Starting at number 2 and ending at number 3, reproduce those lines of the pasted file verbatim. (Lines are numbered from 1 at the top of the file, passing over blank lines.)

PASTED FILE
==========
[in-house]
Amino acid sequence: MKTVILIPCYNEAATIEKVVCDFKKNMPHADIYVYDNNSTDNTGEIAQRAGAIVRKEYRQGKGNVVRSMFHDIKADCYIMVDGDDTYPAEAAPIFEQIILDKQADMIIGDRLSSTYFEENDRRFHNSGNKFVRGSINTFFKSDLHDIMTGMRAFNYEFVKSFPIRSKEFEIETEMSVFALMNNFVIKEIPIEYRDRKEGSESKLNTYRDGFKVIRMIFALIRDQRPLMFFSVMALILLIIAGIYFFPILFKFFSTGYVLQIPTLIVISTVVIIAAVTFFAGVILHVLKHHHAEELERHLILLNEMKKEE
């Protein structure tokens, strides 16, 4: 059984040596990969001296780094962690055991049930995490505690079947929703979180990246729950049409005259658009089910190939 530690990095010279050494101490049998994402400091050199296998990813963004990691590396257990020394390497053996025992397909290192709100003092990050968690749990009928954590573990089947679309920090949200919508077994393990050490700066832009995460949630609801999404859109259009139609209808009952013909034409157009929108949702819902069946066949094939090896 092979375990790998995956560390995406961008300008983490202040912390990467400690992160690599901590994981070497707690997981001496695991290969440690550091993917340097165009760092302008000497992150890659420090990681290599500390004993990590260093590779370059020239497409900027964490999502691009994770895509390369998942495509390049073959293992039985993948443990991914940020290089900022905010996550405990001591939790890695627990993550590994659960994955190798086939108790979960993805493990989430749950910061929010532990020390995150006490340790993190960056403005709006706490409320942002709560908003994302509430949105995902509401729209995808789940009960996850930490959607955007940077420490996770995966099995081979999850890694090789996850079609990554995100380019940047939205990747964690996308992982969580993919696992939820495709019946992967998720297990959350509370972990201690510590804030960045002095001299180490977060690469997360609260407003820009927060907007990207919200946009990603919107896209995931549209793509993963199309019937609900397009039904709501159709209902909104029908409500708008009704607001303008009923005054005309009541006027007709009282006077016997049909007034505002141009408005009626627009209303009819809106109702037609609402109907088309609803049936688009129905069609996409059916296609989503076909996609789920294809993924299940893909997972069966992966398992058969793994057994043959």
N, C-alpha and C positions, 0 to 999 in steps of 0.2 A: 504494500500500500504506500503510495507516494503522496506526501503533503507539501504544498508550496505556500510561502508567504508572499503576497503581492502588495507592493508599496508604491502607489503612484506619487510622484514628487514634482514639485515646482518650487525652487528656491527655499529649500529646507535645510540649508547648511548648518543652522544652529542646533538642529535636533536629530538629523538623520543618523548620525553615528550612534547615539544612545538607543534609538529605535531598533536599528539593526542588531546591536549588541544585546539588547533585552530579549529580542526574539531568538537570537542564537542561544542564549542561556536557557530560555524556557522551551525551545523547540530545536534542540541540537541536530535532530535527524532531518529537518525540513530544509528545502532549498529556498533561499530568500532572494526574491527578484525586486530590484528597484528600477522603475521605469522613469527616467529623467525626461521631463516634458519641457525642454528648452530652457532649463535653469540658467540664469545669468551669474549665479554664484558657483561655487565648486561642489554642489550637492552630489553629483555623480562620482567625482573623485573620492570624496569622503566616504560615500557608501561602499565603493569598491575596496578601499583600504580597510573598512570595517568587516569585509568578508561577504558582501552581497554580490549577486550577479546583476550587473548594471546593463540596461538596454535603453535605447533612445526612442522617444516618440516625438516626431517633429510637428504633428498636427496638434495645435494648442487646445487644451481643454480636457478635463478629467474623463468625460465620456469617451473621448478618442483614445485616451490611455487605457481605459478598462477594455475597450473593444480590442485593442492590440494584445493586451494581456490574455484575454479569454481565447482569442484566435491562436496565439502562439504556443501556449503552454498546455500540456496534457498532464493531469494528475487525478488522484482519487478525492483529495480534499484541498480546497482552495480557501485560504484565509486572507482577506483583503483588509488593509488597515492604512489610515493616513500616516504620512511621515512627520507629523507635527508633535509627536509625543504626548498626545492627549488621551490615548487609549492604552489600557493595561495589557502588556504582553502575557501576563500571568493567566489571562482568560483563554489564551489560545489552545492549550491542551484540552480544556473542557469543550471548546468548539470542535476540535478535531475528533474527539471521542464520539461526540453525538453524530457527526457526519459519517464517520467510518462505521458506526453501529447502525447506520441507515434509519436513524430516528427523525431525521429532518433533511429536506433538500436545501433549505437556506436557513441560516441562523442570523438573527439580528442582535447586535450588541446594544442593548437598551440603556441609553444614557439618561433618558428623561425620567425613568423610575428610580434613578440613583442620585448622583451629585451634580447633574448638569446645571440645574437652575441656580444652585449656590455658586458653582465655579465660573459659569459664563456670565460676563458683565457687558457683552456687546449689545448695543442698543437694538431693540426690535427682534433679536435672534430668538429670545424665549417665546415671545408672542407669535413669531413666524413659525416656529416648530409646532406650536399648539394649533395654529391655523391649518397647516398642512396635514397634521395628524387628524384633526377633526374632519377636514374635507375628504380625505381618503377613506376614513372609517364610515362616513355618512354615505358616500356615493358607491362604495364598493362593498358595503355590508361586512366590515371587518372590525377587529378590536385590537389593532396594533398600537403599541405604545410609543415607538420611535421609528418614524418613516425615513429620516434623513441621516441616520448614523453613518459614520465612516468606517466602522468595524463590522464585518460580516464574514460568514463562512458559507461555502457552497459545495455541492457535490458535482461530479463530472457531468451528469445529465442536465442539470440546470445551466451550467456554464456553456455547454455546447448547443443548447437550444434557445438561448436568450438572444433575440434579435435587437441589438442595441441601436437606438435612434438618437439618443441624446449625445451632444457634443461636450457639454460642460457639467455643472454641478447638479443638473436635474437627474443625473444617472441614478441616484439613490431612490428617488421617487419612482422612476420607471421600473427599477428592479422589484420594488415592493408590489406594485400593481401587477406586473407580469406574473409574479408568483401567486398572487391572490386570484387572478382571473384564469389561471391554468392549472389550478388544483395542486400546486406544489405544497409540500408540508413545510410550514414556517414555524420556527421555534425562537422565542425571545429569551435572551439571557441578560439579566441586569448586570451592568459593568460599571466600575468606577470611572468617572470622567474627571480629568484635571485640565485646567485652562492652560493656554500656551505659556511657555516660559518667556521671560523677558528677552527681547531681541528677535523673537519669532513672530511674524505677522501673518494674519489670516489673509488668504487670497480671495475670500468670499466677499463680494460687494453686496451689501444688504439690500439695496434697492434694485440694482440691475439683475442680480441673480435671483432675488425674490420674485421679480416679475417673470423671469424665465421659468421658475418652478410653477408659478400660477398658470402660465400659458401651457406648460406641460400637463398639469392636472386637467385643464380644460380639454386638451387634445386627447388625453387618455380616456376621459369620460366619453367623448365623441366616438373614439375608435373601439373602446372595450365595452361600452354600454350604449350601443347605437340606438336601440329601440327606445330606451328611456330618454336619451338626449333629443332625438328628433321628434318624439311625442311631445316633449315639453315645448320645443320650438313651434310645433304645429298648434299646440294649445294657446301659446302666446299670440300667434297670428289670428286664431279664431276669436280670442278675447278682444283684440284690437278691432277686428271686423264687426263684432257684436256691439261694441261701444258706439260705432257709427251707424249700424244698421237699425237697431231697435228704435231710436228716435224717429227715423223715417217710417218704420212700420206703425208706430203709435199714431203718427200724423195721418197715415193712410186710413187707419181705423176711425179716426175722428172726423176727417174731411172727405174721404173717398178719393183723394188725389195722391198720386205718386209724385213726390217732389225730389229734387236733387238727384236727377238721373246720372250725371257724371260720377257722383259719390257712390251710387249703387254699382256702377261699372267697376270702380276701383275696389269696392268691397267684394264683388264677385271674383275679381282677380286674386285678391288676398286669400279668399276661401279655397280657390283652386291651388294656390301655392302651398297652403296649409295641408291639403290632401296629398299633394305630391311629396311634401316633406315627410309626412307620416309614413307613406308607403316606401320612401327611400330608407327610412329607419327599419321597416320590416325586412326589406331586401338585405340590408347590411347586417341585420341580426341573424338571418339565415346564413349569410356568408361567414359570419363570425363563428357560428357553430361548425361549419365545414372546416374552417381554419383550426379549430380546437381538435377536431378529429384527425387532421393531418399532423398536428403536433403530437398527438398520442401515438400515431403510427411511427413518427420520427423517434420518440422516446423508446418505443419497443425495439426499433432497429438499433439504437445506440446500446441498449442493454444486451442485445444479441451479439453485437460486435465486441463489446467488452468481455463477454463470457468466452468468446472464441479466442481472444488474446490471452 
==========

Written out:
Amino acid sequence: MKTVILIPCYNEAATIEKVVCDFKKNMPHADIYVYDNNSTDNTGEIAQRAGAIVRKEYRQGKGNVVRSMFHDIKADCYIMVDGDDTYPAEAAPIFEQIILDKQADMIIGDRLSSTYFEENDRRFHNSGNKFVRGSINTFFKSDLHDIMTGMRAFNYEFVKSFPIRSKEFEIETEMSVFALMNNFVIKEIPIEYRDRKEGSESKLNTYRDGFKVIRMIFALIRDQRPLMFFSVMALILLIIAGIYFFPILFKFFSTGYVLQIPTLIVISTVVIIAAVTFFAGVILHVLKHHHAEELERHLILLNEMKKEE
């Protein structure tokens, strides 16, 4: 059984040596990969001296780094962690055991049930995490505690079947929703979180990246729950049409005259658009089910190939 530690990095010279050494101490049998994402400091050199296998990813963004990691590396257990020394390497053996025992397909290192709100003092990050968690749990009928954590573990089947679309920090949200919508077994393990050490700066832009995460949630609801999404859109259009139609209808009952013909034409157009929108949702819902069946066949094939090896 092979375990790998995956560390995406961008300008983490202040912390990467400690992160690599901590994981070497707690997981001496695991290969440690550091993917340097165009760092302008000497992150890659420090990681290599500390004993990590260093590779370059020239497409900027964490999502691009994770895509390369998942495509390049073959293992039985993948443990991914940020290089900022905010996550405990001591939790890695627990993550590994659960994955190798086939108790979960993805493990989430749950910061929010532990020390995150006490340790993190960056403005709006706490409320942002709560908003994302509430949105995902509401729209995808789940009960996850930490959607955007940077420490996770995966099995081979999850890694090789996850079609990554995100380019940047939205990747964690996308992982969580993919696992939820495709019946992967998720297990959350509370972990201690510590804030960045002095001299180490977060690469997360609260407003820009927060907007990207919200946009990603919107896209995931549209793509993963199309019937609900397009039904709501159709209902909104029908409500708008009704607001303008009923005054005309009541006027007709009282006077016997049909007034505002141009408005009626627009209303009819809106109702037609609402109907088309609803049936688009129905069609996409059916296609989503076909996609789920294809993924299940893909997972069966992966398992058969793994057994043959």